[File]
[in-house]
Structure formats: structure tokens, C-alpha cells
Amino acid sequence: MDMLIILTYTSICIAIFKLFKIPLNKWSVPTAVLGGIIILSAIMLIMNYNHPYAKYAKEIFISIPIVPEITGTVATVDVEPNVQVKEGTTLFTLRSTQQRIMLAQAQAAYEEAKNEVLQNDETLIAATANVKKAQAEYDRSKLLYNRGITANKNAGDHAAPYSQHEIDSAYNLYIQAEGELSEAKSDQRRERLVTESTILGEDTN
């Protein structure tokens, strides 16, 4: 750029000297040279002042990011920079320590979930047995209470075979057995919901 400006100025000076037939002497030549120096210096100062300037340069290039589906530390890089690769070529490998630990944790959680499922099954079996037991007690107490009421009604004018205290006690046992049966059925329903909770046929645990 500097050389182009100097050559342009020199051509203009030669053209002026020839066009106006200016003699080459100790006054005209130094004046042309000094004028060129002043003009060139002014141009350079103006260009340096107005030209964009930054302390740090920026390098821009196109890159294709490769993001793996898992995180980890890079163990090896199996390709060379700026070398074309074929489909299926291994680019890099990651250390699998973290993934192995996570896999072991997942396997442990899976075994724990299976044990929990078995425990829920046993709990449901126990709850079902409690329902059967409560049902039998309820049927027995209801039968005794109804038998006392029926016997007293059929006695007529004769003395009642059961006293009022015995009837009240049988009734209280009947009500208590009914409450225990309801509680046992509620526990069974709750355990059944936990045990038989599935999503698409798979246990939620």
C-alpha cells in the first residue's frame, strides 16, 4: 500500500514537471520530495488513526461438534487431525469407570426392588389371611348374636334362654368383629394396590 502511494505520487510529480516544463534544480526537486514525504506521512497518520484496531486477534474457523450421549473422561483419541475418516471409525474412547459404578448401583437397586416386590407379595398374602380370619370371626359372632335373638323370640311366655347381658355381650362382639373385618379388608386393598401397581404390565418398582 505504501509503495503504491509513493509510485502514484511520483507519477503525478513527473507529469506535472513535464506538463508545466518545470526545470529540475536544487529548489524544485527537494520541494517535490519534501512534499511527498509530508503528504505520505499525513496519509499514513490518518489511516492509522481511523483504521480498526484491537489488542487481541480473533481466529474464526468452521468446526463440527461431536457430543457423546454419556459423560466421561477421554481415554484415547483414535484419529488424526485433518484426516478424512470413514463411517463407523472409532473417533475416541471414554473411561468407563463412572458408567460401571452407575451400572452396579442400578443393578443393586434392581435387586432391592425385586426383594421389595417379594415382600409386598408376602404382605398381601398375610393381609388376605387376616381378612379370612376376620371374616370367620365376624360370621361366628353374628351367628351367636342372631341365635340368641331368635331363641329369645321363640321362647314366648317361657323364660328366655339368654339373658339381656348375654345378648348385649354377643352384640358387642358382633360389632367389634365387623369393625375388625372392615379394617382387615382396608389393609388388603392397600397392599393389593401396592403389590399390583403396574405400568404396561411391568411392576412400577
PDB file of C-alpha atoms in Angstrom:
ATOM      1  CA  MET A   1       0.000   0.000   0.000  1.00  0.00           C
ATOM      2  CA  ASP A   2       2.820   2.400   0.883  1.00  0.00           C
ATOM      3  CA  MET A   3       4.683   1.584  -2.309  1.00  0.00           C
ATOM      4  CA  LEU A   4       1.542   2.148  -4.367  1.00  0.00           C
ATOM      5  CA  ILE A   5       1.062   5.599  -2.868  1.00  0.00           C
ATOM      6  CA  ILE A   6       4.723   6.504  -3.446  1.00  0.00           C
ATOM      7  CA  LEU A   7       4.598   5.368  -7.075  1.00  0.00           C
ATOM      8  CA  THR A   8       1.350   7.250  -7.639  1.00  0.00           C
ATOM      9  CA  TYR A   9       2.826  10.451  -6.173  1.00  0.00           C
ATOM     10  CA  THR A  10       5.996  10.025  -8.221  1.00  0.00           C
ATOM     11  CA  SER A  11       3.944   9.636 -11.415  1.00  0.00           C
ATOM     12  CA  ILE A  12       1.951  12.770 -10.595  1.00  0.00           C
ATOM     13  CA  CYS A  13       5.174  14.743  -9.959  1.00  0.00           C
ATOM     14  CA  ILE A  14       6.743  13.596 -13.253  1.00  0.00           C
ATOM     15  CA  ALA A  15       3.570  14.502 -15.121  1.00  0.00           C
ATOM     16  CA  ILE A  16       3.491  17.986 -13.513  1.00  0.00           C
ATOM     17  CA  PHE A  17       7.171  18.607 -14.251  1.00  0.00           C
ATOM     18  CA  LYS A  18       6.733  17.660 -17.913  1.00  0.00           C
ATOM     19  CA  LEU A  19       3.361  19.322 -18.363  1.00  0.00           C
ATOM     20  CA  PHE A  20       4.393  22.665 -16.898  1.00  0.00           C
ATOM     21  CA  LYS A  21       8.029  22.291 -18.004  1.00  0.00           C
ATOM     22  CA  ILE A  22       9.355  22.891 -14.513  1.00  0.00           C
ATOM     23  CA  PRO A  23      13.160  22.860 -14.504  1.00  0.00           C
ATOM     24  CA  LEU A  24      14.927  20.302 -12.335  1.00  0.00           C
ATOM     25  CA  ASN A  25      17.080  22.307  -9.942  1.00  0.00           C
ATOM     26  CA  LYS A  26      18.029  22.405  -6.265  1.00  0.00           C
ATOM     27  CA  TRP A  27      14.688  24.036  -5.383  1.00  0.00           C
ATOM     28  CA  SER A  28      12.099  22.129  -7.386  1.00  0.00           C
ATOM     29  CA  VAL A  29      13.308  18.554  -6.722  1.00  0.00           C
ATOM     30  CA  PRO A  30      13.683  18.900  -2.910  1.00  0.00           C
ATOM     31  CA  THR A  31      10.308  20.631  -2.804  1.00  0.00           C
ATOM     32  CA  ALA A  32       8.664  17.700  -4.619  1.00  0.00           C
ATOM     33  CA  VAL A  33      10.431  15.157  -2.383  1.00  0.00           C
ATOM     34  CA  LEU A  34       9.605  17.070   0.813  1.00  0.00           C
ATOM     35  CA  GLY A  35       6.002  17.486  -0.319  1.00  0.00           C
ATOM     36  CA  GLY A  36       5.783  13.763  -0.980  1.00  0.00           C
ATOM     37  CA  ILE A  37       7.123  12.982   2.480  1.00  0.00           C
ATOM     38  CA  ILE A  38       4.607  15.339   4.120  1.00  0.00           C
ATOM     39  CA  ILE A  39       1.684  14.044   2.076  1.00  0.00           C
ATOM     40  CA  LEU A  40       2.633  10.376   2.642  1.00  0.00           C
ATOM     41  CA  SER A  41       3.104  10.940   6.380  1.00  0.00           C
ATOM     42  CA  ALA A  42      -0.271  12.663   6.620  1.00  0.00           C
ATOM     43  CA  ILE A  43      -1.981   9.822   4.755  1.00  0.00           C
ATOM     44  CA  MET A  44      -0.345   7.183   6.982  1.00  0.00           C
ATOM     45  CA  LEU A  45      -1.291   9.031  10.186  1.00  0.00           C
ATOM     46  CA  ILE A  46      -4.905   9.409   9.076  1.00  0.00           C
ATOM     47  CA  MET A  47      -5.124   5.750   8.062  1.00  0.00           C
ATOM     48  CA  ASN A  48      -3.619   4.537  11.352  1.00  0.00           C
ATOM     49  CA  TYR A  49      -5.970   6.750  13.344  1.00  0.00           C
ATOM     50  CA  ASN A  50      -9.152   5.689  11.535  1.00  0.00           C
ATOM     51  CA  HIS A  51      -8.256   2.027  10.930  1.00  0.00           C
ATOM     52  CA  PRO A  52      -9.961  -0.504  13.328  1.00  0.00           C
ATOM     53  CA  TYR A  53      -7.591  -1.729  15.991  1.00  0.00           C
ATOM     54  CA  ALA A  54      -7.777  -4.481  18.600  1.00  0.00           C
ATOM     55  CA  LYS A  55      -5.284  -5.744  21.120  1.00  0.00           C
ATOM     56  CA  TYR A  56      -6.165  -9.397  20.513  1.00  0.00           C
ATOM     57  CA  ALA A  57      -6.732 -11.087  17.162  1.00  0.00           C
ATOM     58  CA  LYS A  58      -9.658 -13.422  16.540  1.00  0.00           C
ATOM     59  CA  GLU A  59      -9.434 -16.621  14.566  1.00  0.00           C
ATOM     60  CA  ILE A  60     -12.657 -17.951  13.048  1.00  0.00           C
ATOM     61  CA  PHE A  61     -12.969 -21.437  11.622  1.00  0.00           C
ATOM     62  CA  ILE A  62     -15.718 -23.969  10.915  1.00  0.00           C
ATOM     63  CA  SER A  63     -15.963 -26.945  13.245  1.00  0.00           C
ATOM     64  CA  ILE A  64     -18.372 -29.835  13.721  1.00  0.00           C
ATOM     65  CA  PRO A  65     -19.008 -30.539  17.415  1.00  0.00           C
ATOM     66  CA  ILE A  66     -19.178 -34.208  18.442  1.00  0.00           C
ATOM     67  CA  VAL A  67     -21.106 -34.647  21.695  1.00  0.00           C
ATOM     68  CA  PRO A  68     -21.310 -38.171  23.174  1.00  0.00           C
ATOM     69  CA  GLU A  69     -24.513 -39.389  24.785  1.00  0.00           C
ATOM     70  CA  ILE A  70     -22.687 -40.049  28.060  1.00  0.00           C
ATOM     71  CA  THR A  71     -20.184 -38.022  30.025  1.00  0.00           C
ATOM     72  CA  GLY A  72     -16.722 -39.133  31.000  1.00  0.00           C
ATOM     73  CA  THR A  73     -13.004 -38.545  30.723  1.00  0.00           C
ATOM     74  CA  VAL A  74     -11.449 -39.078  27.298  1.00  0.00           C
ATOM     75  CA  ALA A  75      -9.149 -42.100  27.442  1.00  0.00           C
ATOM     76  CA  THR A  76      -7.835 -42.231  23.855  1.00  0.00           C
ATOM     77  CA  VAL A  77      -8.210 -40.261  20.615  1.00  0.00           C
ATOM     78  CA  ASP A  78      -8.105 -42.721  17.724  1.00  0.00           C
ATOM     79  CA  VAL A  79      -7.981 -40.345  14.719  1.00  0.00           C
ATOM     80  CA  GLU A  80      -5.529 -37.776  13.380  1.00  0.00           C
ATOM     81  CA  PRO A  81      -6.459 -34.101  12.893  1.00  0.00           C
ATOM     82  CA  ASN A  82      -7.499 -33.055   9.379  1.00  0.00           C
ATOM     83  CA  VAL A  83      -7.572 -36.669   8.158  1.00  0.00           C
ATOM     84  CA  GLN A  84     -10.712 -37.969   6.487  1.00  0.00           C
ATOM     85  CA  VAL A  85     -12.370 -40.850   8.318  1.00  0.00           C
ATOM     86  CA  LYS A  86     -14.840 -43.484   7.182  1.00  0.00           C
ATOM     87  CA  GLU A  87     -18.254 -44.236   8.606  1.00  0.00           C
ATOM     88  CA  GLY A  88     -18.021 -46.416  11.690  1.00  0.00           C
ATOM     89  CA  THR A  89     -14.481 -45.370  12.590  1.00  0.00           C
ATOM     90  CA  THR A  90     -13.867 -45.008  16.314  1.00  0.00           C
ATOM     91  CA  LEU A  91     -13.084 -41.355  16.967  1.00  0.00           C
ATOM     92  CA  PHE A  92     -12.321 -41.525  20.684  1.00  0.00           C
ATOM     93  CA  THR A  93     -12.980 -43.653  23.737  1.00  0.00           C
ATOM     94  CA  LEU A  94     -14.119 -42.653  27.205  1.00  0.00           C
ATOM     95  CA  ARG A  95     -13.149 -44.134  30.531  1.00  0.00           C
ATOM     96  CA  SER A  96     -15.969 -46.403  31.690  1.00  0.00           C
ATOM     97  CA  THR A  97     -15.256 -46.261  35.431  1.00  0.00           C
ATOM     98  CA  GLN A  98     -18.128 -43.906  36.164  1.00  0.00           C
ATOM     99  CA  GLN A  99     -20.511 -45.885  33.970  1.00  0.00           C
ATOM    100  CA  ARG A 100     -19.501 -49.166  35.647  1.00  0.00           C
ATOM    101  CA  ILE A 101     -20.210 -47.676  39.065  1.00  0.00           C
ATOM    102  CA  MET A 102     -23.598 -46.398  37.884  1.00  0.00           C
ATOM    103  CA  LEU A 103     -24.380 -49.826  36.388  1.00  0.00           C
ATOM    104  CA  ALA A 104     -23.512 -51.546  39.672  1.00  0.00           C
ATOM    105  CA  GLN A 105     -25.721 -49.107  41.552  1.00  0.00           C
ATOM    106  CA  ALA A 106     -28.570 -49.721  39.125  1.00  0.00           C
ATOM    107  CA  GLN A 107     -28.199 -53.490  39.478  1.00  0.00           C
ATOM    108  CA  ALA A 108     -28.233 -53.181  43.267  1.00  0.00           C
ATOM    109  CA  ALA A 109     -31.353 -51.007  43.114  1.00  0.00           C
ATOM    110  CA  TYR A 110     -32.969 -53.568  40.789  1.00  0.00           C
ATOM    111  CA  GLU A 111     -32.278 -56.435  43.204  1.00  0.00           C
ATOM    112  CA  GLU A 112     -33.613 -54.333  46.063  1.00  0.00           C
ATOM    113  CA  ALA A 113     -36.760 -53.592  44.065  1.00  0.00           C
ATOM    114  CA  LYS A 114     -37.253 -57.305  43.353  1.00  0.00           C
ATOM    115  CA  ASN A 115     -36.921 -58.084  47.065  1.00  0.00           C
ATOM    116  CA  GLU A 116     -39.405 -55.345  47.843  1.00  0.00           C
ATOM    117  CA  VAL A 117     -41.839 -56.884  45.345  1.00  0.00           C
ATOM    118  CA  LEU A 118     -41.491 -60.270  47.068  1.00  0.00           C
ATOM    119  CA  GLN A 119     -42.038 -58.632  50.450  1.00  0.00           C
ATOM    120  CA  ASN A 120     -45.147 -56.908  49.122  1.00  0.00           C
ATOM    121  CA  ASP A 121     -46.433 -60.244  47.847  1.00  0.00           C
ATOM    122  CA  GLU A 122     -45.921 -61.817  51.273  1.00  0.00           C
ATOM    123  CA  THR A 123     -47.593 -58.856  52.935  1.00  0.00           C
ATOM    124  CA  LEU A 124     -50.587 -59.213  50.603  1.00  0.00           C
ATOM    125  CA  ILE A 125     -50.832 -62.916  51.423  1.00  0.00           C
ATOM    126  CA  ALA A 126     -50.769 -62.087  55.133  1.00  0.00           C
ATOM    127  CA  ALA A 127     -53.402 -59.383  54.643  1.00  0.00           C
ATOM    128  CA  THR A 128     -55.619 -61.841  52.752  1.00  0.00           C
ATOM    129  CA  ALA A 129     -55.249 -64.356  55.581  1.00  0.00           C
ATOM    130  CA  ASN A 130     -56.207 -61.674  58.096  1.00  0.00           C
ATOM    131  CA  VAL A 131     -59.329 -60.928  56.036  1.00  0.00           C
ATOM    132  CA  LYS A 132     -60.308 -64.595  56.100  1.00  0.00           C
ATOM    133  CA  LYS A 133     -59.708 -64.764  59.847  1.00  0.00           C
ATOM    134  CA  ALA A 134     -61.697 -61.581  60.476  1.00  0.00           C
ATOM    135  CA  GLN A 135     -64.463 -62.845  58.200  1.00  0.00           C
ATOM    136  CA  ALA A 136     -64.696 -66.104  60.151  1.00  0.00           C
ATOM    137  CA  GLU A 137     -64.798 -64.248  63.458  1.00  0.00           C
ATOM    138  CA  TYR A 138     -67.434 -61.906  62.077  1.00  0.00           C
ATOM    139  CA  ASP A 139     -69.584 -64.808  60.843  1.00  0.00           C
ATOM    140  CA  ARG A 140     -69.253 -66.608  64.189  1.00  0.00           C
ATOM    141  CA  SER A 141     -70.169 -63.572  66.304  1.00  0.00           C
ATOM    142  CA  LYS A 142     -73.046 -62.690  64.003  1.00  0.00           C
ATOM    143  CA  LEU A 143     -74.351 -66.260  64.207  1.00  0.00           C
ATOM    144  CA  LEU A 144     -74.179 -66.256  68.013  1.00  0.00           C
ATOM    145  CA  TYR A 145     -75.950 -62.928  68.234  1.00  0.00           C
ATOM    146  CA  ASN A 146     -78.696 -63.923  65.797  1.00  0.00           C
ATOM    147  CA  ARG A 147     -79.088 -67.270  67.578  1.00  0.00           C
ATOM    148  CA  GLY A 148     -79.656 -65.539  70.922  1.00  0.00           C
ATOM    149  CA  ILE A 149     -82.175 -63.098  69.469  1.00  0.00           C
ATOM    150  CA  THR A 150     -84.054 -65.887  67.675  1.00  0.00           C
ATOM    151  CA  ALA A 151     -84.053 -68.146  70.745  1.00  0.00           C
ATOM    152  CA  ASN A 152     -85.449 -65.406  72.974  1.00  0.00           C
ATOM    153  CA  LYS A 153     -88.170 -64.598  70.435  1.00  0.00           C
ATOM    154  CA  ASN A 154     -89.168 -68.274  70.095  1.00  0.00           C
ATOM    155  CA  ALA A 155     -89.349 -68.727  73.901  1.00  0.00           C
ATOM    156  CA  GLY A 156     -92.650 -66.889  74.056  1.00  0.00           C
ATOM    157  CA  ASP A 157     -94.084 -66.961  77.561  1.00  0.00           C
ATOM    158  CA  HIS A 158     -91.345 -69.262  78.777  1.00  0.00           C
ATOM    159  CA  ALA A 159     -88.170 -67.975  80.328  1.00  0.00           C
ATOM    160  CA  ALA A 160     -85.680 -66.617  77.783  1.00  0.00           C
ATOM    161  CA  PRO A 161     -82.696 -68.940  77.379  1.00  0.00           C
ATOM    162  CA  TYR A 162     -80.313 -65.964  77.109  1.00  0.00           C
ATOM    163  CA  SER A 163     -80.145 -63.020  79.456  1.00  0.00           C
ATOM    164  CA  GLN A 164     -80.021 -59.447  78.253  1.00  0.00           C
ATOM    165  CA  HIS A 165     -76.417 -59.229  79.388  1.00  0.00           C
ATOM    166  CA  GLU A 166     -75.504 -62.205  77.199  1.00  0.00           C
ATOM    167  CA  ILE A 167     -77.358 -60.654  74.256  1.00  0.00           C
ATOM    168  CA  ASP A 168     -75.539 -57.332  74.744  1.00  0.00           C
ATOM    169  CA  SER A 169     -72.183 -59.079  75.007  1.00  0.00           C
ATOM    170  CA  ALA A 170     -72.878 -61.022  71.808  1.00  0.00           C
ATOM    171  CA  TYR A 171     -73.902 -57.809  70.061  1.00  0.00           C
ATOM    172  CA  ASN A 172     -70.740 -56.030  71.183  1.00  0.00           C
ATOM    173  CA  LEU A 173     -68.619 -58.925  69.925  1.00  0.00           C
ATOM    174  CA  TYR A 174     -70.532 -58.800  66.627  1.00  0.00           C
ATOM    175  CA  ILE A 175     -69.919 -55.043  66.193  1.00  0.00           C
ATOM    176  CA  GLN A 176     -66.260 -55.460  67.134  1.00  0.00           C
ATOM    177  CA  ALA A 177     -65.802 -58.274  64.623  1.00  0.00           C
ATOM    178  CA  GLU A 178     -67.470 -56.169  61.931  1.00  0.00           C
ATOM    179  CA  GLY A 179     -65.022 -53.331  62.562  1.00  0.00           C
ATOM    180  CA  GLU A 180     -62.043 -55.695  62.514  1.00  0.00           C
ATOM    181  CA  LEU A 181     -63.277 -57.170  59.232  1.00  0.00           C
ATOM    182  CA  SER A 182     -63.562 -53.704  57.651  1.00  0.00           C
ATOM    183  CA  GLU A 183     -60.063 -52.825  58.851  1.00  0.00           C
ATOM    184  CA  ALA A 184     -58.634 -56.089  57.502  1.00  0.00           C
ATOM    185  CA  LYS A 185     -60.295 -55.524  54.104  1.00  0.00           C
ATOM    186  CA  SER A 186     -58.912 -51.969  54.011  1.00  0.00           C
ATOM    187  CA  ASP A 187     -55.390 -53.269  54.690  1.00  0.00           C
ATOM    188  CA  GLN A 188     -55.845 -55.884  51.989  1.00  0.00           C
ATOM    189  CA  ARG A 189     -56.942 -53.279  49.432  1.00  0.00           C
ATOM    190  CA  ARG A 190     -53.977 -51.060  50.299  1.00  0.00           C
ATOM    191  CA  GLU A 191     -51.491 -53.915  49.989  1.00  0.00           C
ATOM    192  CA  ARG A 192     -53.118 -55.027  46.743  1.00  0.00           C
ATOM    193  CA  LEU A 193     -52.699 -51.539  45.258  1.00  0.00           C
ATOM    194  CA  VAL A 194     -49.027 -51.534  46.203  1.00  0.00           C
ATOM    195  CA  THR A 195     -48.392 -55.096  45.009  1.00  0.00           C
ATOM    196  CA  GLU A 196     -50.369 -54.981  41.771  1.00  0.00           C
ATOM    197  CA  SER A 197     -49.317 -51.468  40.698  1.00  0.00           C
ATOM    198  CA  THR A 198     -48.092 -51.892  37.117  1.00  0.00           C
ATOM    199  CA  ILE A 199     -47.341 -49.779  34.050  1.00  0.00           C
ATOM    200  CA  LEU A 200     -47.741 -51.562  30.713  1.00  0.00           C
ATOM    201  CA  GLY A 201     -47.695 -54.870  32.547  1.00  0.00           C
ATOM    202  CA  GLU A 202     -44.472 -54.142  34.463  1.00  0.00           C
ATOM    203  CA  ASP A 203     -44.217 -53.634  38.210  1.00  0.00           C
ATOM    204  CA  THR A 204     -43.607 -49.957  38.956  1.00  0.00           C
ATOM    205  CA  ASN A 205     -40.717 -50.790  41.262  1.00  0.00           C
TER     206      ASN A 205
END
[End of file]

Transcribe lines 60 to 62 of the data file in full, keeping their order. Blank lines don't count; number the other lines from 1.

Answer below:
ATOM     54  CA  ALA A  54      -7.777  -4.481  18.600  1.00  0.00           C
ATOM     55  CA  LYS A  55      -5.284  -5.744  21.120  1.00  0.00           C
ATOM     56  CA  TYR A  56      -6.165  -9.397  20.513  1.00  0.00           C